A reseller of water fills a jerrycan in Abidjan, Côte d'Ivoire, where inhabitants face water shortages.
As Germany prepares to host G-7 leaders in Schloss Elmau for its annual summit, Africa continues to struggle with the Covid-19 crisis. While other parts of the world have seen fast recoveries due to robust stimulus and vaccine support, Africa still features the lowest vaccination rates in the world: only 17.7%.
On top of a slow ongoing recovery from the pandemic, the Ukraine war raises new concerns for those living in Africa. Rising food, fuel and fertilizer prices will add to the more than 40 million people who have fallen into poverty in the past few years; a striking reversal of encouraging trends from the previous two decades. The growing severity and frequency of climate shocks in the region will worsen food shortages and their impacts on the poorest people in the continent.
Africa needs $1.3 trillion a year to achieve the Sustainable Development Goals, global commitments to end poverty and hunger, tackle climate and infrastructure challenges that would bring transformational improvements to people in the continent. Africa remains far behind in meeting these global aspirations that the international community agreed upon in 2015. At the same time, its debts reached a staggering 70% of the economy in the first year of the pandemic.
The leadership and agency of African countries are essential to meet the sustainable development goals, but they only stand a chance if there is a strong and rapid mobilization of external resources led by the international community as well. At their upcoming meeting, the G-7 can send a strong signal that, in spite of the headwinds, they are committed to support Africa’s development in three key areas.
First, G-7 countries must prioritize the creation of an orderly and reliable process to restructure sovereign debt.
The G-20 took a positive step in this direction with the creation of the Common Framework for Debt Treatment. But the three countries that attempted to use the G-20-set process remain, more than a year later, mired in an uncertain limbo.
The G-7 should express unambiguous support for substantive changes in this debt reduction process, to encourage the trust of the massive number of debtors needing relief. It is not too late to act before crises get out of hand and are much more expensive to solve. The process should guarantee an immediate suspension in debt payments until achieving a full settlement with creditors, rapid and efficient decisions, comprehensive creditor participation, and access for any vulnerable country, regardless of income level. Private creditors should know they face consequences if they do not contribute their fair share.
The World Bank and the International Monetary Fund’s intellectual leadership has been crucial in putting reforms on the table for discussion. But they should proactively facilitate action by compiling crucial information on which countries need what amount of relief, from whom. Only a collective analysis of their situation can provide the wake-up call the creditor community needs right now, and the G-7 can request that analysis.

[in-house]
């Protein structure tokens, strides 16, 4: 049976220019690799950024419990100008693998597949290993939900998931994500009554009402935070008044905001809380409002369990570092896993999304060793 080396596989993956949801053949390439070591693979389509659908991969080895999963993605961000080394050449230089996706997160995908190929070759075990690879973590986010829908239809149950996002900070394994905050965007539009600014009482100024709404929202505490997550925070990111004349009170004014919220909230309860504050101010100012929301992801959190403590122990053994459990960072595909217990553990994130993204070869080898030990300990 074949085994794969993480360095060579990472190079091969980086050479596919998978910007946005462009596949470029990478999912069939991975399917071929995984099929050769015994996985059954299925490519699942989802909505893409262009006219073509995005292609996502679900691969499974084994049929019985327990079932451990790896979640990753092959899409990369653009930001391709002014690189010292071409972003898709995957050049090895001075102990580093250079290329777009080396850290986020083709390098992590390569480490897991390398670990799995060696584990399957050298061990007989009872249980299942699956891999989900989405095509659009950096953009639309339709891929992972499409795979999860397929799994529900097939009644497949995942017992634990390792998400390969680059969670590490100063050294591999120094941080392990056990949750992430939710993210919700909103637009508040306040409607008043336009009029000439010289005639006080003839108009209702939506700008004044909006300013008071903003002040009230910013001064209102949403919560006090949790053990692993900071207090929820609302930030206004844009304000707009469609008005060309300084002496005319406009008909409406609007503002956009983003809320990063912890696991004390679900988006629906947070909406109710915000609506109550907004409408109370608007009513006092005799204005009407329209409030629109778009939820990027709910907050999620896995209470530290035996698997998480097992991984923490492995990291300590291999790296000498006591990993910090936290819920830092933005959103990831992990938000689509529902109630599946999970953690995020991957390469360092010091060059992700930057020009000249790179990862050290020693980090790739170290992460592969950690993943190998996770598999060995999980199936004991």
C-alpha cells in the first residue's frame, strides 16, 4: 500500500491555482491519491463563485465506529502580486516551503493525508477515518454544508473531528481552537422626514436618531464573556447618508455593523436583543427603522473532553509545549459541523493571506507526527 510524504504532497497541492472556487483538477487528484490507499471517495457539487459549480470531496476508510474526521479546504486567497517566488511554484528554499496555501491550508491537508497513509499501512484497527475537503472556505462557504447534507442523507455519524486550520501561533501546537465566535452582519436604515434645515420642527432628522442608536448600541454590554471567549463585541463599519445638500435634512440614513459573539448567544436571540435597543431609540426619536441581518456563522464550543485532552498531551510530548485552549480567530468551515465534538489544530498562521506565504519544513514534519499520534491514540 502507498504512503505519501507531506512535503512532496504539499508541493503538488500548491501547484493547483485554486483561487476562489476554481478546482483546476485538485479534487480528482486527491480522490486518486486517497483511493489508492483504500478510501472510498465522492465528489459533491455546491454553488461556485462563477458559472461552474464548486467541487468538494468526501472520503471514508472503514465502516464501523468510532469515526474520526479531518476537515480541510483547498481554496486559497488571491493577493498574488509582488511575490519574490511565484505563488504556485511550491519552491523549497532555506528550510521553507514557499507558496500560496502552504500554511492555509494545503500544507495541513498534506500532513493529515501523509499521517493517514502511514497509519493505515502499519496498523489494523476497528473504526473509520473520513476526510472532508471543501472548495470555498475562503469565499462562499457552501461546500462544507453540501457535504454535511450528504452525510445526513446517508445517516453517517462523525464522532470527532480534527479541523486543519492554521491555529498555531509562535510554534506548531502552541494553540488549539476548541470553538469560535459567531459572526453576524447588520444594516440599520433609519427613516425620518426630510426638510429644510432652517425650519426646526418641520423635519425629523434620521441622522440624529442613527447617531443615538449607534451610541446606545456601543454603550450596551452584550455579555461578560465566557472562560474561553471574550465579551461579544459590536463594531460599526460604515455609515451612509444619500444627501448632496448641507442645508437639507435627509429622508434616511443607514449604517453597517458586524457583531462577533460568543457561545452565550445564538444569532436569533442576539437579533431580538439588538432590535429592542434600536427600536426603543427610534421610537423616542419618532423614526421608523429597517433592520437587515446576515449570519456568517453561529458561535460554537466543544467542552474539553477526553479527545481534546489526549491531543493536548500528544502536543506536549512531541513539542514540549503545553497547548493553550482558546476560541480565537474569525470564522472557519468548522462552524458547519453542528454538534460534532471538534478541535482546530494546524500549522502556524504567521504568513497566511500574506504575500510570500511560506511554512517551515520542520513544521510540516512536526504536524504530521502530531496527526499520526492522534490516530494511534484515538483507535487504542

Second, G-7 countries must maximize and accelerate deployment of special drawing rights.
Last year the IMF created $650 billion in emergency currency—special drawing rights—for coronavirus response and recovery aid. African countries received $33 billion of this, and are spending it on vaccine access, poverty-reducing and stimulus measures. But much more is needed. Rich countries hold more than $400 billion that they could transfer to countries in need, and have already pledged $60 billion to different IMF processes.
G-7 leaders should commit to more SDR transfers and more channels to carry them out. They can tie their commitments to assurance from recipients that they will set participatory and transparent strategies for applying SDRs to sustainable and climate goals. It is important that recycled SDRs do not create new debt, and come without harmful conditions such as austerity reforms that worsen human development or access to essential services. In particular, the African Development Bank and the International Fund for Agricultural Development, with their proven experience driving agricultural development, can harness the power of SDRs to stop a catastrophic food crisis in the region.
Finally, G-7 countries must create international financial and trade architecture to prevent future debt crises.
To create stable bases for a resilient recovery, G-7 leaders should work with African counterparts in creating a new international financial and trade architecture that prevents future debt crises. This requires four main elements. First, responsible lending and borrowing policies—African countries should commit to debt contract disclosure and authorization frameworks that make debt more transparent. The G-7 include key creditor jurisdictions and should commit to pass reforms that bar enforcement of claims unless they meet such standards. Second, in a world that is prone to more shocks, future debt should have creditors and debtors share the exposure to them. Third, more sources of increased concessional, long-term financing for development are needed. Finally, to sustain healthy debt levels Africa needs to boost its trade engine. Its current paltry share of world trade, 3%, could expand to much more given the right rules. The appointment of an African leader, Ngozi Okonjo-Iweala, at the helm of the World Trade Organization, is a commendable opportunity to bring about change, but she will need political backing from all members. The G-7 political commitment would make a huge difference.
Matthew Hassan Kukah